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The NewStandard ceased publishing on April 27, 2007.

There are 2991 original articles in the TNS archive.

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Farm Subsidies Lead to Ocean Pollution, Researchers Say

An environmental watchdog group links agriculture policy in America’s heartland with a toxic wave that extinguishes more aquatic life in the Gulf of Mexico each year.

Farming of GE Crops on Wildlife Refuge Challenged

Commercial farms operate on numerous national wildlife refuges. Genetically modified organisms are grown there. Legal activists are fighting these and other things you didn't even know.

Immigration Bills Would Challenge Citizen Workers, Too

While the immigration debate simmering on Capitol Hill is reported to only concern the rights of immigrants, a little-publicized provision would place the burden of proving work eligibility on citizens and non-citizens alike.

Despite Govt. Inquiry, ‘Racist’ Policies Persist in S. Dakota Schoo

Indian students experiencing disproportionately severe and frequent discipline measures at school have received little reprieve from higher authorities.

Alaska Gold Mine Threatens Pristine Waters, Wilderness

The gold-mining industry is on the verge dumping waste in otherwise unpolluted waterways with government approval, but conservationists say regulators are letting corporations do an end-run around long-standing environmental protections.

Miami Janitors’ Strike Escalates Despite Partial Victory

More than a month after going on strike, and having won a 25 percent pay raise and health insurance, janitors at the University of Miami are still refusing to return to work. They are demanding the right to unionize on their own terms.

Kansas Students Speak Out Against Tasers in Schools

Where grade-school hallways are patrolled by cops, some officers tote controversial electro-shock weapons that have left kids terrified and, in one town, saying enough is enough.

L.A. Urban Farmers Fight for Community Garden

More than 300 families draw food from a garden in South Central that faces seizure by a real-estate developer bent on converting it to commercial use, unless the community can stop the takeover.

Increasingly Vicious Laws Push Out Homeless

Communities nationwide appear intent on testing the lengths they can go to suppress or expel their homeless populations -- anything to avoid having to see, let alone help, the least fortunate.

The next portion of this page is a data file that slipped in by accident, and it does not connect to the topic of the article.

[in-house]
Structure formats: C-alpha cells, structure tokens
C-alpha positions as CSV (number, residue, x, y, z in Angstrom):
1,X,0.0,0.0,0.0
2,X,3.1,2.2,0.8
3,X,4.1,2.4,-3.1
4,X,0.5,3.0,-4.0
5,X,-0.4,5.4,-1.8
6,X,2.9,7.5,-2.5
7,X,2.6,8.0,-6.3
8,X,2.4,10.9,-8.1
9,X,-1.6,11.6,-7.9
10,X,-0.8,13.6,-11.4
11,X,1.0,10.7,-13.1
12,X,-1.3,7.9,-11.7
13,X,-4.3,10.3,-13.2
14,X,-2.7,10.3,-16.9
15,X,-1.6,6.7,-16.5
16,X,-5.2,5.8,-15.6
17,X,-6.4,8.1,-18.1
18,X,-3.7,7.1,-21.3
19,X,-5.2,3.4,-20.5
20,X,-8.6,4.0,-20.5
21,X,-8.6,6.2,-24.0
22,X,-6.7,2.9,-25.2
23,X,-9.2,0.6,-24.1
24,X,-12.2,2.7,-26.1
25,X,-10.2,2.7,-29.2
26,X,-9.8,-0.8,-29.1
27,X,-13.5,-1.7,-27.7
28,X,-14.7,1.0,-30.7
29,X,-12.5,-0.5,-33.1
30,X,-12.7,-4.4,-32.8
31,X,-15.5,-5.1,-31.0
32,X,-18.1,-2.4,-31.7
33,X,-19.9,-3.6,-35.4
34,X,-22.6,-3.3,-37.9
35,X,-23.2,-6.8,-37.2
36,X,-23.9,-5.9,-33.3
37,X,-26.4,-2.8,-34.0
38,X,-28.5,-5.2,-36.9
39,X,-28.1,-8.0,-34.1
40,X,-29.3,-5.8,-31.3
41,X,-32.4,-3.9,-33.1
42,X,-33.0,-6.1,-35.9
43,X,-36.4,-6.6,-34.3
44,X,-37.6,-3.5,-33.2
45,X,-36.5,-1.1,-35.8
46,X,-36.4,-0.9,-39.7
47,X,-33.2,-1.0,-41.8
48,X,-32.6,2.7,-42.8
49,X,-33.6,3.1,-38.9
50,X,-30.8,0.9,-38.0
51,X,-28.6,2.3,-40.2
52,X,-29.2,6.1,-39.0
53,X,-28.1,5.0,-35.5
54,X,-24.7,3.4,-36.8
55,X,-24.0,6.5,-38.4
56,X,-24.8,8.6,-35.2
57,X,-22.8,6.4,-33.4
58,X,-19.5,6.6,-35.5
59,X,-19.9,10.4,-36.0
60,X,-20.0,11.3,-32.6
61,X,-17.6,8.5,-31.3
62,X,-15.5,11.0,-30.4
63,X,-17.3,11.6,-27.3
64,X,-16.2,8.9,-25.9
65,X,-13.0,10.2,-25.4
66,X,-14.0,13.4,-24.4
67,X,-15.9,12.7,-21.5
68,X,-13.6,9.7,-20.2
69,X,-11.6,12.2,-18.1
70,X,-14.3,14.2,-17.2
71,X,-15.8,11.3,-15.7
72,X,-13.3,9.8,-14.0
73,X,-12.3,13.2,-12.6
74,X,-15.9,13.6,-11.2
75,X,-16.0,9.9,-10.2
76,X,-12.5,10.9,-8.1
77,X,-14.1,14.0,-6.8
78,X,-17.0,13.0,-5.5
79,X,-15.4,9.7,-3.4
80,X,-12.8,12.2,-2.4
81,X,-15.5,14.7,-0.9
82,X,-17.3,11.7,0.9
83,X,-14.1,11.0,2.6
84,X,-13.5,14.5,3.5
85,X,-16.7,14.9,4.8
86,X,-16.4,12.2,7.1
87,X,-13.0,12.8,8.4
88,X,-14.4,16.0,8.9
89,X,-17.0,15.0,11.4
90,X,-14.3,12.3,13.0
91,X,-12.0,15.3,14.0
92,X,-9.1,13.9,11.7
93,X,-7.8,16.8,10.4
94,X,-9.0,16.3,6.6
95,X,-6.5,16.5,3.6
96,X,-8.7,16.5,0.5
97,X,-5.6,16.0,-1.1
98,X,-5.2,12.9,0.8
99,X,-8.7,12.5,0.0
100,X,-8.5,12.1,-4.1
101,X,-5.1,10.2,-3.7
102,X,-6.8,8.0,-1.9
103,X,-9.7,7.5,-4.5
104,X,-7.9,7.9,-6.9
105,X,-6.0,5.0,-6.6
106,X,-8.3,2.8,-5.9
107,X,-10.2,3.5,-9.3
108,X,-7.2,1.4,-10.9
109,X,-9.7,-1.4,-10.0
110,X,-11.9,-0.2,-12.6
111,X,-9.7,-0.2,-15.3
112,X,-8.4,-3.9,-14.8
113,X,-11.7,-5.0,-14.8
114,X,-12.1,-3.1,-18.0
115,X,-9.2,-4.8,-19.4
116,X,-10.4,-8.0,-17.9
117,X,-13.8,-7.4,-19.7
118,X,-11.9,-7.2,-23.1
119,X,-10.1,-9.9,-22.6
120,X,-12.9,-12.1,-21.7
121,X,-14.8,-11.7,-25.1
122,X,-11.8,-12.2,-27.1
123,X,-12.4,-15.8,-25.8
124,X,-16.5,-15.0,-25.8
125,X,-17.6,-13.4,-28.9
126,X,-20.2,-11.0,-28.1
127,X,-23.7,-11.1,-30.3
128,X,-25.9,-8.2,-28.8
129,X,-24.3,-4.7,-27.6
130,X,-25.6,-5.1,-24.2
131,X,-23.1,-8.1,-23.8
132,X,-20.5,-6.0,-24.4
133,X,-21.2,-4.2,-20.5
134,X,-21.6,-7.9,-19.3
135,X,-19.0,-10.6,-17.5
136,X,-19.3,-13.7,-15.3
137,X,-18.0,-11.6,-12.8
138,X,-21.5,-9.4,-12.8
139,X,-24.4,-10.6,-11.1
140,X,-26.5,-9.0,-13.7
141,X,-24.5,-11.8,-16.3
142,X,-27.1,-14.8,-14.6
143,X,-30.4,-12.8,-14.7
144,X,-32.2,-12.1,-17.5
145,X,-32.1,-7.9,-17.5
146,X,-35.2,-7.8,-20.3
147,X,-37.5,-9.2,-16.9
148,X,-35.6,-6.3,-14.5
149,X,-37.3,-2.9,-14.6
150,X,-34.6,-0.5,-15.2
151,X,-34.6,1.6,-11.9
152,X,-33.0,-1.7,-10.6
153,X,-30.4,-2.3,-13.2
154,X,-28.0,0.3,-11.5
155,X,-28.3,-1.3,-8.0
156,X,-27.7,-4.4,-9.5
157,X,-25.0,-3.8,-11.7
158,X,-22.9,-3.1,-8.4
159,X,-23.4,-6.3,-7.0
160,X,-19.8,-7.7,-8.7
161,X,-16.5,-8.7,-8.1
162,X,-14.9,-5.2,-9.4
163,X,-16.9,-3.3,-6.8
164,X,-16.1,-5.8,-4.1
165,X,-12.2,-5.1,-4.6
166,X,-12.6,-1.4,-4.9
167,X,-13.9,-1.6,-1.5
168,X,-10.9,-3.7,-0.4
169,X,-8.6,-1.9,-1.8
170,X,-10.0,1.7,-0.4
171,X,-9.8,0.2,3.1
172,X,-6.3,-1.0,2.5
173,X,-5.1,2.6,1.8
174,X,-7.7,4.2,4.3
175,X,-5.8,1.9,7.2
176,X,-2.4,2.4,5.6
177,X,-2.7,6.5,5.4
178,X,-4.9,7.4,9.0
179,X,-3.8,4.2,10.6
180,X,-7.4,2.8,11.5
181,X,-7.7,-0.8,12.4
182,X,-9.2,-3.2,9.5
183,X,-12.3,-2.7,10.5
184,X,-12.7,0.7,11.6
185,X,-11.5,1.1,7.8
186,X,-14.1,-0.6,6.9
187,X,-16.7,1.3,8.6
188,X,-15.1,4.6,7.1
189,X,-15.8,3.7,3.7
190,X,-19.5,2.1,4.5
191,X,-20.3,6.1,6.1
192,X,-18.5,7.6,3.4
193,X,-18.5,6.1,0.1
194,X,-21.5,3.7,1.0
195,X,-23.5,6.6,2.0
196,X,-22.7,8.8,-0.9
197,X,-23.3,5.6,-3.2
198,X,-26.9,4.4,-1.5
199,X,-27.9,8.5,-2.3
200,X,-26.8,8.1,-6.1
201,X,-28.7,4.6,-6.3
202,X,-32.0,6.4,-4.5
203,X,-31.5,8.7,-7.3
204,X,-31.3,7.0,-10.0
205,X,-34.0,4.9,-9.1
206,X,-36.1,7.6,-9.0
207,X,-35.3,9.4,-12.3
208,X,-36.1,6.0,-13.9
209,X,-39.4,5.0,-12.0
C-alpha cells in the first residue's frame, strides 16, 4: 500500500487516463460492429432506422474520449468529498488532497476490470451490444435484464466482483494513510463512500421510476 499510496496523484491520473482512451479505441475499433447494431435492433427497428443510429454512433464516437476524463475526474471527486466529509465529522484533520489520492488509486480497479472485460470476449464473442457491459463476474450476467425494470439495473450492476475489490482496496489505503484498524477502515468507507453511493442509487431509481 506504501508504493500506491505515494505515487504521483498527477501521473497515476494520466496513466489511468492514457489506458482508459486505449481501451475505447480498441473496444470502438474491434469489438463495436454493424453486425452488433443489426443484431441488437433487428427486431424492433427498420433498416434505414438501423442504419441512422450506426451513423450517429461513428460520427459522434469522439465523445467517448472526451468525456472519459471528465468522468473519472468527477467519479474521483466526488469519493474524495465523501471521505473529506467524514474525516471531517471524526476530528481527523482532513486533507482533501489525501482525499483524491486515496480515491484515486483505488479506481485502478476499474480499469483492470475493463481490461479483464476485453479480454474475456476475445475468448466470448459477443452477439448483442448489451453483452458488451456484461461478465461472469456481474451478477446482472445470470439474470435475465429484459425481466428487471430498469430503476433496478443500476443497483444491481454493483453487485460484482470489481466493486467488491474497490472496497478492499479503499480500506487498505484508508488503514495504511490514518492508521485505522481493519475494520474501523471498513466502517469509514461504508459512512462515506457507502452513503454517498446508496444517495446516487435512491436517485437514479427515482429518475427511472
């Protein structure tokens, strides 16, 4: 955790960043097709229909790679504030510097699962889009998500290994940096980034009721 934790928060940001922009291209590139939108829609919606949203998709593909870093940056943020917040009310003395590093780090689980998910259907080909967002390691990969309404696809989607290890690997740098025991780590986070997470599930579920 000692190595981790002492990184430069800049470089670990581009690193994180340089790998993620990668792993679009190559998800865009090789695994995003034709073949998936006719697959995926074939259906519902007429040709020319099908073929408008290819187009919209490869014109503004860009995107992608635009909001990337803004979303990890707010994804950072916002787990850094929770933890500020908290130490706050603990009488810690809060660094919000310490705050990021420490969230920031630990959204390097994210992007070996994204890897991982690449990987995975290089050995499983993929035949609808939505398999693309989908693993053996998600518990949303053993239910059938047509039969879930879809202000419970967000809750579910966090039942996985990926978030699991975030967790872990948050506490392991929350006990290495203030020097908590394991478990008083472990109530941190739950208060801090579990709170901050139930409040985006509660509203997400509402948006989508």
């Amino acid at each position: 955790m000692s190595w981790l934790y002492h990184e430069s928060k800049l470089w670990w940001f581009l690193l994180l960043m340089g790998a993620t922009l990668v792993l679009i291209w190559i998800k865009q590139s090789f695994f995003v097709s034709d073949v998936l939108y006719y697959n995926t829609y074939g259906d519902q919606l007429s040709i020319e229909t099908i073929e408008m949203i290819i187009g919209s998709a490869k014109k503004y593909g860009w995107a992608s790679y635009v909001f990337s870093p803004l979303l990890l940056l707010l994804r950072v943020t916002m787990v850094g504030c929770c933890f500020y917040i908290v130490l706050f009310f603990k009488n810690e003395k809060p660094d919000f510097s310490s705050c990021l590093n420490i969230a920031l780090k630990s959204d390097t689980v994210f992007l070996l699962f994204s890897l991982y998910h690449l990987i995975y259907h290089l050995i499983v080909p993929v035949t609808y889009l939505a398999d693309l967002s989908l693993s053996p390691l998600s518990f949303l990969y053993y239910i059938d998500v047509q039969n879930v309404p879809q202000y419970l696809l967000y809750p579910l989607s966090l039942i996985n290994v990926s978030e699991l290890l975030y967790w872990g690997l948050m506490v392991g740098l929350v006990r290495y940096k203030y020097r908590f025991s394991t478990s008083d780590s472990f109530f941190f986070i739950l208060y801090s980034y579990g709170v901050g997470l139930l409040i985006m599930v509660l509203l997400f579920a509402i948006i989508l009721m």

Senate Immigration Bill Lacks Worker Protections

An international lawsuit filed on behalf of immigrants working legally in the United States highlights the absence of labor rights protections in current and proposed guest-worker programs.

Tex. Court Overturns Convictions Under ‘Fetal Rights’ Law

Drawing an unlikely consensus between opposing sides of the abortion debate, a Texas court has ruled that the state cannot criminalize a woman for drug-use that impacts her fetus.

Court Rejects Felon 'Poll Tax'

It’s been about three years since Beverly DuBois broke the law, and she’s still paying for it – literally, in monthly installments. The fines she owes the Washington state government have piled up to nearly $2,000 – the last stubborn vestige of her felony conviction for growing marijuana in a local barn in 2002. And until recently, that debt was also the last thing standing between her and the ballot box.

Healthcare Advocates Unimpressed by Arkansas Initiative*

Despite Gov. Mike Huckabee’s pride in a new program intended to enable small businesses to provide health packages when they could not or would not before, critics say its holes and limitations render it largely unhelpful.

Cali. Students Defy Lockdown, Walk Out for Immigrant Rights*

For a fourth consecutive schoolday, high school students defied orders and left campus to protest national anti-immigrant legislation, while others were trapped inside their classrooms.

Blacks Losing Ground in Economic Race

In communities across the United States, times are tough for many, but the financial status of black Americans looks especially dire and continues to lag far behind that of whites, according to a new report released Wednesday.

‘Conscience Clauses’ Could Usher Healthcare Access Crisis

As legal loopholes that allow healthcare providers to refuse to offer services they deem “morally objectionable” crop up around the nation, their breadth and severity grow, raising concerns of broadening impact.